By Allsion Tobola Low, M.D.

In the Catechism of the Catholic Church we are taught that the central mystery of the faith, the fundamental and essential teaching of Christianity, is the doctrine of the Trinity (CCC 234). This is the revelation that our Almighty Creator is one God in three Persons: the Father, the Son, and the Holy Spirit. This is a mystery inaccessible to our finite human reason alone, but God has lovingly unveiled this truth about his inner life to us.

“Habits for Happiness” Lenten Series on the Cardinal Virtues

Whatever is true, whatever is honorable, whatever is just, whatever is pure, whatever is pleasing, whatever is commendable, if there is any excellence and if there is anything worthy of praise, think about these things.” (Philippians 4:8)

By Stacy Trasancos

“Prudence” is a word that seems to have lost its meaning. Upon hearing the word, one may think of the prude, the prudish woman, who is obsessed with the proper expectations of society and has an excessive “prudent modesty” characterized by a fearful attitude towards human sexuality with perhaps a wrinkled nose and pinched lips. In a similarly pejorative sense, the practice of prudence has become akin to bookish subterfuge, as in the man who evades honesty so that he may avoid conflict, sensible but weak, conducting “prudent business” by invoking discretion to demur on matters that could require...too much effort. These connotations are not behaviors to be emulated.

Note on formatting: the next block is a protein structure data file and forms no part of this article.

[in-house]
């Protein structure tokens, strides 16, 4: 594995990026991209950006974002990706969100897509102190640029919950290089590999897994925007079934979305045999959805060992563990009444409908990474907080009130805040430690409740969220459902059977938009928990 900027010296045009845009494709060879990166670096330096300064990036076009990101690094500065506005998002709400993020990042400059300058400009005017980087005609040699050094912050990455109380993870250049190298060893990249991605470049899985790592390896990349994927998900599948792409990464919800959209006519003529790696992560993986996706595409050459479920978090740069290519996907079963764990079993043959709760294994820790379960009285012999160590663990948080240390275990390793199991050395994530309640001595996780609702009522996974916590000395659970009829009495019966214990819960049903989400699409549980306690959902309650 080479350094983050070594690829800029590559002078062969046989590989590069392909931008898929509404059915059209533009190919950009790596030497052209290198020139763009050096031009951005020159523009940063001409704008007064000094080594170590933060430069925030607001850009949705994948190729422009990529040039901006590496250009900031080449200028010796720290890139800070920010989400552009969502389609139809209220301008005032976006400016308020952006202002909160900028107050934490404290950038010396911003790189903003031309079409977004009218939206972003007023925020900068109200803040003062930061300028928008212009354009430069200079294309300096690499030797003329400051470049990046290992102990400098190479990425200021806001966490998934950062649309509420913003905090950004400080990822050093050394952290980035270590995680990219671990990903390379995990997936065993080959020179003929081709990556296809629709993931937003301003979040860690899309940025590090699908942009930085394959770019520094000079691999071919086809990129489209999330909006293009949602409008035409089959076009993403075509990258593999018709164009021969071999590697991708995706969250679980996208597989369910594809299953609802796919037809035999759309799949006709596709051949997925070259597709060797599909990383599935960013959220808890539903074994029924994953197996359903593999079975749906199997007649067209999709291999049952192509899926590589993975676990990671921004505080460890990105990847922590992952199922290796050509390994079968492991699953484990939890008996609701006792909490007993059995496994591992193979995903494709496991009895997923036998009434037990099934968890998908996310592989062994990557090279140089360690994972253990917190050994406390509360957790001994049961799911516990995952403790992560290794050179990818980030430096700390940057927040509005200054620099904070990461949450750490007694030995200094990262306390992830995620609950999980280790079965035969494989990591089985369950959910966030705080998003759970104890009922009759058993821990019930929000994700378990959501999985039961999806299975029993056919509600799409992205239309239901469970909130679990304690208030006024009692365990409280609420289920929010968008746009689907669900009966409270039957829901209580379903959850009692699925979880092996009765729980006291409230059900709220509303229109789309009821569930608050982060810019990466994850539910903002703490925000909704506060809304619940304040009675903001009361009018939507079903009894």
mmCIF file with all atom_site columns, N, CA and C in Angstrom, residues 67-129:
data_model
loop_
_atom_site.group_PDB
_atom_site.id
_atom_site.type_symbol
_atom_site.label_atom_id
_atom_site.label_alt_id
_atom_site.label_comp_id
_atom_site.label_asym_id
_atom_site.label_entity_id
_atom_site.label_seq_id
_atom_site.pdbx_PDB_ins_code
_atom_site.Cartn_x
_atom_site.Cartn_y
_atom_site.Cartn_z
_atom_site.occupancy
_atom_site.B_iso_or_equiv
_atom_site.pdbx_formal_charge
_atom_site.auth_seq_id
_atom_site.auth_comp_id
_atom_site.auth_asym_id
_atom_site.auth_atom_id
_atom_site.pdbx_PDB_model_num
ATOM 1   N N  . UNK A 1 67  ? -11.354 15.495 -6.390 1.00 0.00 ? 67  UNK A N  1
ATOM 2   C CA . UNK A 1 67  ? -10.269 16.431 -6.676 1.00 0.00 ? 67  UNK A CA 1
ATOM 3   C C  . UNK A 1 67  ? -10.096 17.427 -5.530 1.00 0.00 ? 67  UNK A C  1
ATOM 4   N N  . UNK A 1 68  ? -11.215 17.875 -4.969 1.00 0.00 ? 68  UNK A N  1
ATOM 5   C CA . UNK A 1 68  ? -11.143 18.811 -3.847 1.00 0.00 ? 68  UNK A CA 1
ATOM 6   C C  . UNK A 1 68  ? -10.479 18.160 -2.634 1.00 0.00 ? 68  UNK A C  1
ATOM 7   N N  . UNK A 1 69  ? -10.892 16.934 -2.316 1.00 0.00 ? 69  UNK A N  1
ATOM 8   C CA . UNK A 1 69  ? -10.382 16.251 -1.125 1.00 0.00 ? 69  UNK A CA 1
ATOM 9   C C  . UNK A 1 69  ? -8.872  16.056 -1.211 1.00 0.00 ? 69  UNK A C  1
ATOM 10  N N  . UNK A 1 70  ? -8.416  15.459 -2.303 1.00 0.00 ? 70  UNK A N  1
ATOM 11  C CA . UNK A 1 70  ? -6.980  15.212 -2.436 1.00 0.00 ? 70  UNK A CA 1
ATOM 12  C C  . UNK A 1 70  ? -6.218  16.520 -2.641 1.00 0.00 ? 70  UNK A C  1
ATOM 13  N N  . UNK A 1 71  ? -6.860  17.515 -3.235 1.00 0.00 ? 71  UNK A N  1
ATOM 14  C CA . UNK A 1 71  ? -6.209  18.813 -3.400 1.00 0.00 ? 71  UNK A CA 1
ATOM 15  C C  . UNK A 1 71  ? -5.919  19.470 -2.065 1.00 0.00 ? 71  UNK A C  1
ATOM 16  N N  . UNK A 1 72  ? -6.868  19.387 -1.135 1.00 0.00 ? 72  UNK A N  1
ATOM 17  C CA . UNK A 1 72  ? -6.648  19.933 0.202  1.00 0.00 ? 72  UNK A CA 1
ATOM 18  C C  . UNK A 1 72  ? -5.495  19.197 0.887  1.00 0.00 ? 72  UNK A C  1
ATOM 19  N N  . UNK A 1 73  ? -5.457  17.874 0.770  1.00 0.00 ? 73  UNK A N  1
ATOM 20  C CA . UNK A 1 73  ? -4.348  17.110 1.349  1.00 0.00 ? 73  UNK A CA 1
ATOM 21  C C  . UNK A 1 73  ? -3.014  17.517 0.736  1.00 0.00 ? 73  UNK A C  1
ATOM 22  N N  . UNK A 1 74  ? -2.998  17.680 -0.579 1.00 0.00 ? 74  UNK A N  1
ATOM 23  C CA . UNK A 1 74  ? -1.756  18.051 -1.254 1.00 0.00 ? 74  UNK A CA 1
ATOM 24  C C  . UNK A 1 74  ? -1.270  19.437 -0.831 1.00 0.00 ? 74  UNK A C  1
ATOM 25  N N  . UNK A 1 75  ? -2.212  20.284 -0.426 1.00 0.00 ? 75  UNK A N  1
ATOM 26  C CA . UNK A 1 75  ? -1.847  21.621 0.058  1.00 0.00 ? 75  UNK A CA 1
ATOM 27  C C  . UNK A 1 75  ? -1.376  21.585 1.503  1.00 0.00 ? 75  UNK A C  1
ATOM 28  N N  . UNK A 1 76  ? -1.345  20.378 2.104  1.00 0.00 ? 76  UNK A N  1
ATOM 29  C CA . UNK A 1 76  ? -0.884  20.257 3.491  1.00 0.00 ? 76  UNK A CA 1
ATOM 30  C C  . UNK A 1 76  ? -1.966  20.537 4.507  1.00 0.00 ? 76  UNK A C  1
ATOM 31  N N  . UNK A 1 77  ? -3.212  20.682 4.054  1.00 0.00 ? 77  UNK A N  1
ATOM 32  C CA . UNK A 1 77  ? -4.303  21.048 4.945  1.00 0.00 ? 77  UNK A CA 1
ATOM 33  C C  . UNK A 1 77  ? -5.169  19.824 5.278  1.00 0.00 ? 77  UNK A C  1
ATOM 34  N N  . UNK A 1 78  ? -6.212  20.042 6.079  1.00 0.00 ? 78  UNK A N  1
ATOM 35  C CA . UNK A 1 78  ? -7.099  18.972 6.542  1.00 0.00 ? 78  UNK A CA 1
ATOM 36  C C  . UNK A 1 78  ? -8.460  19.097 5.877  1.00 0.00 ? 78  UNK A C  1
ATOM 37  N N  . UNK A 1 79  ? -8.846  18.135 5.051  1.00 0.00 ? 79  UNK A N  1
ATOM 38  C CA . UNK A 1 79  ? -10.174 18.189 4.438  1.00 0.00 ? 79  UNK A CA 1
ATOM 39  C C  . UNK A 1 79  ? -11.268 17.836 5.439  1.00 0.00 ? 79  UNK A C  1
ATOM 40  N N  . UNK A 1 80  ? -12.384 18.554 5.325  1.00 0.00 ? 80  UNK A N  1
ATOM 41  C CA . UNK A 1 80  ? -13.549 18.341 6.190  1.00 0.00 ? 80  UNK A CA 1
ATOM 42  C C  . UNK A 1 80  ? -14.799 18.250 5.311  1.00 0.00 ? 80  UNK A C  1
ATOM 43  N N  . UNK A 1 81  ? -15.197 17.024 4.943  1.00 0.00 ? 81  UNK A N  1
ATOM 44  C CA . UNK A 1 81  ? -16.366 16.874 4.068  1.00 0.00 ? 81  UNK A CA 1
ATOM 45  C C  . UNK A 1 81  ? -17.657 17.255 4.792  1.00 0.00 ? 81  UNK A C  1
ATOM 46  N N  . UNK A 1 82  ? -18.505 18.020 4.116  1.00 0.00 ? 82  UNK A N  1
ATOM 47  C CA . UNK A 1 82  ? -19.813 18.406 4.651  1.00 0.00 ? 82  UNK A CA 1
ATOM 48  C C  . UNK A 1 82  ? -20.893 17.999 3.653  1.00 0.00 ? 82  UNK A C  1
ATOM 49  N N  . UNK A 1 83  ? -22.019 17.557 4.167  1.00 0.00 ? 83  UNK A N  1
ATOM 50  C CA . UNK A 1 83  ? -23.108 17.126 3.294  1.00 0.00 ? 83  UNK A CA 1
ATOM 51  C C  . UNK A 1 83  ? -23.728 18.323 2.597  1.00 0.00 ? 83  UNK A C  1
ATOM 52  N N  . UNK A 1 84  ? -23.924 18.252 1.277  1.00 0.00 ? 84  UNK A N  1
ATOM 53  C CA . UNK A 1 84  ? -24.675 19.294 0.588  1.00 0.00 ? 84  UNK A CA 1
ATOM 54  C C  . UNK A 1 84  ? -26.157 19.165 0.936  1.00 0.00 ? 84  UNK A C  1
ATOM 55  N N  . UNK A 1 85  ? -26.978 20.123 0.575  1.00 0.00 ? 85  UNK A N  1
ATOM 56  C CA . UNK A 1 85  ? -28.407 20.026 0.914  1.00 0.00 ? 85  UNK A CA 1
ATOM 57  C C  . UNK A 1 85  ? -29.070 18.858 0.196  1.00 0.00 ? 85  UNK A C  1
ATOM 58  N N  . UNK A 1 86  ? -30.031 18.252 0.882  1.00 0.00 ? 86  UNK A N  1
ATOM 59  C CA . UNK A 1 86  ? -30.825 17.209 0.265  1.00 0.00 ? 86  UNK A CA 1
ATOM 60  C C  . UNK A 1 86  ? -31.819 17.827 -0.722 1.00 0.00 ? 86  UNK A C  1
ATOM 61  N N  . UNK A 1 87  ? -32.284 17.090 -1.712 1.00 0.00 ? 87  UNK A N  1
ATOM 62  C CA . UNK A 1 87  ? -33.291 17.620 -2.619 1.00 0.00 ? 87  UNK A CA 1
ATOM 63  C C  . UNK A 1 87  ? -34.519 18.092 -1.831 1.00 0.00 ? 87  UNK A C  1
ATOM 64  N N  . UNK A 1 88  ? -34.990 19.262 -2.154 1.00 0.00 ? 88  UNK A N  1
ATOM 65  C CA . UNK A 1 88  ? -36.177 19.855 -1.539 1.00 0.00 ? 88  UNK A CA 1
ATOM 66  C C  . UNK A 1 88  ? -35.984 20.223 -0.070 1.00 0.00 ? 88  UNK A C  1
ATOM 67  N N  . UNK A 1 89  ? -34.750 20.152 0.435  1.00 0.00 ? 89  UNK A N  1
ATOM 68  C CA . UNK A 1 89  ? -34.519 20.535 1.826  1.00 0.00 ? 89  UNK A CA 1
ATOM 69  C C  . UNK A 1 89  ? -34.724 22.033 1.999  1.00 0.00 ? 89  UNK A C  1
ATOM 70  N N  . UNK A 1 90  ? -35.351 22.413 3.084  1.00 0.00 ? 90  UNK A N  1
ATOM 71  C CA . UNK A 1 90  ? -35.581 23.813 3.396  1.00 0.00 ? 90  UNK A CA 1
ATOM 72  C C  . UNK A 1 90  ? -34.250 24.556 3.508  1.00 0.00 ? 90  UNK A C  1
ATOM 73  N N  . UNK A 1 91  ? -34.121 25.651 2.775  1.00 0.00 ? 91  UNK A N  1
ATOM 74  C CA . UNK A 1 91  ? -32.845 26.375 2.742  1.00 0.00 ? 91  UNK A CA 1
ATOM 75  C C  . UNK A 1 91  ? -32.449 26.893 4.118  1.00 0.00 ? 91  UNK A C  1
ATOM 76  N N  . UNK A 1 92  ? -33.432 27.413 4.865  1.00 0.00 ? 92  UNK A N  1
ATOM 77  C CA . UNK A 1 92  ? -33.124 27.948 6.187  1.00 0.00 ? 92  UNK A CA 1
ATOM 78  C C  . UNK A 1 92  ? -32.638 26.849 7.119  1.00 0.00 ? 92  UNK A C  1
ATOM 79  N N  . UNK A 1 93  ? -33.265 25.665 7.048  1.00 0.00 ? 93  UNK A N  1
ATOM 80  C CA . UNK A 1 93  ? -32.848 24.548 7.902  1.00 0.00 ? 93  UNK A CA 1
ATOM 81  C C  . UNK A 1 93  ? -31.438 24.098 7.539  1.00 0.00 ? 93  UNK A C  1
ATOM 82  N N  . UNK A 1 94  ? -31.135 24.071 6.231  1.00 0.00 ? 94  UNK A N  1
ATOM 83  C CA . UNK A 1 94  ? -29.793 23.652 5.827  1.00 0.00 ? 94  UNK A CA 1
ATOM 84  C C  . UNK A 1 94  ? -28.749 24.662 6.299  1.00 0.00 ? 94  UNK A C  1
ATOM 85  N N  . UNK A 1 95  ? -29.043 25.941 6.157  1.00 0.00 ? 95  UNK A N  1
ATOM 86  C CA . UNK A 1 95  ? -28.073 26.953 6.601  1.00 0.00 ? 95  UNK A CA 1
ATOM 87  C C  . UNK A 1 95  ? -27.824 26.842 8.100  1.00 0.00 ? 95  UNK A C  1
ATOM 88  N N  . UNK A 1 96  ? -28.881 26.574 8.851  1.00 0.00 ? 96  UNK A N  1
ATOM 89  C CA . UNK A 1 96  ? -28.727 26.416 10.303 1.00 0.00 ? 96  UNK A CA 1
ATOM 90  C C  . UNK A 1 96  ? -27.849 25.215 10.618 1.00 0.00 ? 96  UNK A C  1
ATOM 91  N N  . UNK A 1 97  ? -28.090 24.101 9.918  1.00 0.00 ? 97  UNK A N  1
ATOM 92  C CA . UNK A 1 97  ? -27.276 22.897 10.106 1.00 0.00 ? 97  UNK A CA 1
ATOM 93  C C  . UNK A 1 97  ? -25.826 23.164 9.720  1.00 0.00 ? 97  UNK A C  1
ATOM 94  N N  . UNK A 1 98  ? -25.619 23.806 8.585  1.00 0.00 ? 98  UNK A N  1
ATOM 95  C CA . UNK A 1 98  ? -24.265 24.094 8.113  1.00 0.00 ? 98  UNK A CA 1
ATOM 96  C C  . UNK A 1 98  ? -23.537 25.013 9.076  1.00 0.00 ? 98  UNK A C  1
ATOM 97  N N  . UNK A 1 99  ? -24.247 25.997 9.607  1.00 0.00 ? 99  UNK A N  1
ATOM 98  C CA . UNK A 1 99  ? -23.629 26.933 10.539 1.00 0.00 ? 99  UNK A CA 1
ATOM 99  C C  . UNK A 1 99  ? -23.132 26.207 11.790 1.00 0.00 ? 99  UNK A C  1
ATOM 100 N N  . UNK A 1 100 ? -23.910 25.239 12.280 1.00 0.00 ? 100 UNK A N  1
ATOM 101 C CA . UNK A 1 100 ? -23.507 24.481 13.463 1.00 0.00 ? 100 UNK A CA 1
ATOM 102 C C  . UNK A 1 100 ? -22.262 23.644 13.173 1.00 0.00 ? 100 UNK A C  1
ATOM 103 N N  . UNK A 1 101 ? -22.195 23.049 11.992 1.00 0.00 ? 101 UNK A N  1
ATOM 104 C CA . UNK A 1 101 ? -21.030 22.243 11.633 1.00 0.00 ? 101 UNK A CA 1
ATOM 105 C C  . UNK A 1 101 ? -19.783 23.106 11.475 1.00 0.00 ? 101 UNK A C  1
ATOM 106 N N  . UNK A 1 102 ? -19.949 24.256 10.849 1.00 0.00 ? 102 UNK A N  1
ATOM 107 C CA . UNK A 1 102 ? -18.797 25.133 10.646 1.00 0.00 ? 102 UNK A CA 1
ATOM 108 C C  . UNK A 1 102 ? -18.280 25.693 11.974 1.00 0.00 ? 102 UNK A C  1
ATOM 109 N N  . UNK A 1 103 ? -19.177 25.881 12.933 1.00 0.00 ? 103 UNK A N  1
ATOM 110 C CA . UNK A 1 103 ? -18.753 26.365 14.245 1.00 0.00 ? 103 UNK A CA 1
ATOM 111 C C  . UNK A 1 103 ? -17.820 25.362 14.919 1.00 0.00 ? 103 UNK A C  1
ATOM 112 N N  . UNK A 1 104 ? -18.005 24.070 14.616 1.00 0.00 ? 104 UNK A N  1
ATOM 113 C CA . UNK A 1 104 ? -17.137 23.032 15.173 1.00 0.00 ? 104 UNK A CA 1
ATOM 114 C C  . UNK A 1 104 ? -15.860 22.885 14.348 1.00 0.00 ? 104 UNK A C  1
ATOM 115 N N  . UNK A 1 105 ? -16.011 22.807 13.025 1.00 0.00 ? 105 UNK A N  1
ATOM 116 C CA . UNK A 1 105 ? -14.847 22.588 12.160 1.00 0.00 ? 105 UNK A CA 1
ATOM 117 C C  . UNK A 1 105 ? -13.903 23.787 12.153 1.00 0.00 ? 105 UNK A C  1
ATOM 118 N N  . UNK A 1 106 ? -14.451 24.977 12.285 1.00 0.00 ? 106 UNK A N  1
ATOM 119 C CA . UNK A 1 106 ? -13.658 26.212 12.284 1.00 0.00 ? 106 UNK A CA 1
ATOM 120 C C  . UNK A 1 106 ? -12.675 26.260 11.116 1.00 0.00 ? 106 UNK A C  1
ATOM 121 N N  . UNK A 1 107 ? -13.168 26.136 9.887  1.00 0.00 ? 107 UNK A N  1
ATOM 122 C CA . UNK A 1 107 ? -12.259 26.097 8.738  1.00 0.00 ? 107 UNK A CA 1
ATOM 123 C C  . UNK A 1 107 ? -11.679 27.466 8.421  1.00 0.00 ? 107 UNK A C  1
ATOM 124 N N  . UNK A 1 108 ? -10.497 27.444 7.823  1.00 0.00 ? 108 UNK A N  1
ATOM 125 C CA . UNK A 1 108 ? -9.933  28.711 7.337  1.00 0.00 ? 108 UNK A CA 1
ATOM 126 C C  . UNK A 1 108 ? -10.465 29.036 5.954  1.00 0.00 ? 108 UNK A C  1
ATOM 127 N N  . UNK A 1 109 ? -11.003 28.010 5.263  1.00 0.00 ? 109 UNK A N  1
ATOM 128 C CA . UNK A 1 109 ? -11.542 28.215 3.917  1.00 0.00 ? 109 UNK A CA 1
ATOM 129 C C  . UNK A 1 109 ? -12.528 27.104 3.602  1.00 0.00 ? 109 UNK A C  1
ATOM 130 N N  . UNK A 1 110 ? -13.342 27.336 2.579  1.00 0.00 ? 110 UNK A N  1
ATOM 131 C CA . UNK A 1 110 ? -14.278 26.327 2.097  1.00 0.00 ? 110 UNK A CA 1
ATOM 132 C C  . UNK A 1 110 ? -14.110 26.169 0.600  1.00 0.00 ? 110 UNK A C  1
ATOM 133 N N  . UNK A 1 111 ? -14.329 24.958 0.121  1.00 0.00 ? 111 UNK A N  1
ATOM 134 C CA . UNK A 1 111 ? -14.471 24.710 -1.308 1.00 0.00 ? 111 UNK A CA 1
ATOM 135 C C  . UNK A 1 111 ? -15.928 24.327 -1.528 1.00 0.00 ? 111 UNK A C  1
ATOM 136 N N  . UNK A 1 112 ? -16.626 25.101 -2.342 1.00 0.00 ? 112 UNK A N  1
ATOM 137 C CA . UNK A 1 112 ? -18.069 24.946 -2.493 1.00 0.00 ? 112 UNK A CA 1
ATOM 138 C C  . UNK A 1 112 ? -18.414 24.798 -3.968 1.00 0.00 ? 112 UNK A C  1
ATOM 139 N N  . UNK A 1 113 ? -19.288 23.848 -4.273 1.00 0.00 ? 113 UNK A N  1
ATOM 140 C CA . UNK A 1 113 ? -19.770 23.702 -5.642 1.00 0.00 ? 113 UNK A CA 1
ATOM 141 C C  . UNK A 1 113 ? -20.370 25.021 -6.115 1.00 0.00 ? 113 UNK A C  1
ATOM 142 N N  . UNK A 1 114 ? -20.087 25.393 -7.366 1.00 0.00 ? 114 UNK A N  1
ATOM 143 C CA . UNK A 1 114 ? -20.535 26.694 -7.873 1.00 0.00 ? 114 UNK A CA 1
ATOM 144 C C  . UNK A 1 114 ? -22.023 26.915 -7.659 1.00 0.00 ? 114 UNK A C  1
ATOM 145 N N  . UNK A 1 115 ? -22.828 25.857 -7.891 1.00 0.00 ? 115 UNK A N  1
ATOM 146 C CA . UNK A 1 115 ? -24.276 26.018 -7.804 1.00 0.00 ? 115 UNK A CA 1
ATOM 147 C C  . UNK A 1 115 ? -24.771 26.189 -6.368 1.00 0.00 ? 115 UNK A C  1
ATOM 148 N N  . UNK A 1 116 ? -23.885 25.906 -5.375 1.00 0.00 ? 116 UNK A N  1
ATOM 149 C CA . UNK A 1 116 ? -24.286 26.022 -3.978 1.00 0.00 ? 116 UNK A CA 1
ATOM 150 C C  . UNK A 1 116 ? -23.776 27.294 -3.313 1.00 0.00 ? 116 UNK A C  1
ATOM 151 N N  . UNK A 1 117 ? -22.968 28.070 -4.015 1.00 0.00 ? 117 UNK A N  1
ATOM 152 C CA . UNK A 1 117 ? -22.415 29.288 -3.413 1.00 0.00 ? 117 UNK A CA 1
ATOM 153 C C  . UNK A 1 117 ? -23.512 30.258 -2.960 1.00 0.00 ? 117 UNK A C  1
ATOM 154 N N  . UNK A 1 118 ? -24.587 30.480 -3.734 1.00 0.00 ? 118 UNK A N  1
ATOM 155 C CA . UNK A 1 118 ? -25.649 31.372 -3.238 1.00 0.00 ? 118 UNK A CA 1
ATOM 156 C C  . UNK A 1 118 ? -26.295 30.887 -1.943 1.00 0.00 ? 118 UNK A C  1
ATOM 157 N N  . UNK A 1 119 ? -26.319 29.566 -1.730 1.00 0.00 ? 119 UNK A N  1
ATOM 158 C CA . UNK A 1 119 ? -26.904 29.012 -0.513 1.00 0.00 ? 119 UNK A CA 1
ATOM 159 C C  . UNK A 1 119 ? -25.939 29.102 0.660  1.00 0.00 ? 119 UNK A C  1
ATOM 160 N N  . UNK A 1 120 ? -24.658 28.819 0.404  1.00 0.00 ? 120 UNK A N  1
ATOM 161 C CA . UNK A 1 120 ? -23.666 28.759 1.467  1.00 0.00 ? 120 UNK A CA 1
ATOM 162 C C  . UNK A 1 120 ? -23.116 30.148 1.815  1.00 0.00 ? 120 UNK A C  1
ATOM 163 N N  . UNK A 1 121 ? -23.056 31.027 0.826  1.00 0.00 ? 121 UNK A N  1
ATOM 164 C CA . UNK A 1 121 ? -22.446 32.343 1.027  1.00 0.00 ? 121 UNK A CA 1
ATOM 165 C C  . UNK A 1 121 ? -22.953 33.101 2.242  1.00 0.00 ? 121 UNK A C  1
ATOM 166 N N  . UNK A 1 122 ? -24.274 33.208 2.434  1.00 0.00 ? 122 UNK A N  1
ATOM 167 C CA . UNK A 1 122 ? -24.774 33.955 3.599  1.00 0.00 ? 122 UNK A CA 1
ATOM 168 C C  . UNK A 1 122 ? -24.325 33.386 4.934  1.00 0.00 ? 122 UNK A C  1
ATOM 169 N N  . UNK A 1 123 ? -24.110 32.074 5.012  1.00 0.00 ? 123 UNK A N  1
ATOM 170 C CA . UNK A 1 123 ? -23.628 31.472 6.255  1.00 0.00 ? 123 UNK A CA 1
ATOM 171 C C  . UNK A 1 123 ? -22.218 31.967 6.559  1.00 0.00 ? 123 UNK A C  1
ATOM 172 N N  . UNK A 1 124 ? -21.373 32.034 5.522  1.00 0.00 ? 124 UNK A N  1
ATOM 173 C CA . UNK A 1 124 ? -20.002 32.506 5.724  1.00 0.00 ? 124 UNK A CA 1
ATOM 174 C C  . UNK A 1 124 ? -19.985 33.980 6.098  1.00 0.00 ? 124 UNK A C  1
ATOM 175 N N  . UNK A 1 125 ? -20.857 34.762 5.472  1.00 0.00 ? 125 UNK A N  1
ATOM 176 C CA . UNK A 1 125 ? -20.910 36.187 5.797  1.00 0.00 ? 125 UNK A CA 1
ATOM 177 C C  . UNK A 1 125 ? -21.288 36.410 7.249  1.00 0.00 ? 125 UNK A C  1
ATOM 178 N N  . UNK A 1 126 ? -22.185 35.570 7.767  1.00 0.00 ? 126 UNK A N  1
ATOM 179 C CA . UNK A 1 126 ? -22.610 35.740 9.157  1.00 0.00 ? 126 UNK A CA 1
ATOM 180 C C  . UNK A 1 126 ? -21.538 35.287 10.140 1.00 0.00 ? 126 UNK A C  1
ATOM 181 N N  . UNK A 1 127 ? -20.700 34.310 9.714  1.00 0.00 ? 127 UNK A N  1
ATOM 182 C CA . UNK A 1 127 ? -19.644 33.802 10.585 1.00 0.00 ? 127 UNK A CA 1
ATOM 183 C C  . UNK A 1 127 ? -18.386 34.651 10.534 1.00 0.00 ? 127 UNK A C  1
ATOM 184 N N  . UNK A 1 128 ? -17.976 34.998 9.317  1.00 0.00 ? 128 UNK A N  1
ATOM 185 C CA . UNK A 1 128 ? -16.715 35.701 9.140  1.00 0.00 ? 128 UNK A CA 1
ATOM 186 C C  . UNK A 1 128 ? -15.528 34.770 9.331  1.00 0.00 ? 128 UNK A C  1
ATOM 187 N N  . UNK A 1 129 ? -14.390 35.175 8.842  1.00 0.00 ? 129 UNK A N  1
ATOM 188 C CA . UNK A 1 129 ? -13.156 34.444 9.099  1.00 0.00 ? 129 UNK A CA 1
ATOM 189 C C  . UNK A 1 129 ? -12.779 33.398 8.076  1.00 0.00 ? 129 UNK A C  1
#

habits for happiness prudence

By Mikki Scibba

Prudence is a virtue that helps you think through things and act in ways that are right, good, and pleasing to God. God gives us free will so we can choose to do what is good. Prudence tells us what is good, when to do it, and how to do it. Prudence helps you to know and choose the right ways to reach a good end or goal. For example, getting an A on your next test is a good goal but cheating would be a bad way to get it. Instead, studying would be the right way to reach your goal of getting an A. Searching for, knowing, and doing God’s will requires prudence. There is no greater goal to have in life than to do what God wants you to do. Praying for and practicing prudence will help you to follow God.

“Habits for Happiness” Lenten Series on the Cardinal Virtues

Whatever is true, whatever is honorable, whatever is just, whatever is pure, whatever is pleasing, whatever is commendable, if there is any excellence and if there is anything worthy of praise, think about these things.” (Philippians 4:8)

By Stacy Trasancos 

Virtue has a precise meaning in the Catholic intellectual tradition. It derives from the Latin virtus, which means worth, merit, the particular excellence of character or ability, moral excellence, goodness. Virtue means strength or power, maximum potential.

By Bishop Joseph Strickland • June 12, 2018

This Sunday, the Gospel according to St. Mark, chapter 4, presents us with two familiar images of the Kingdom of God...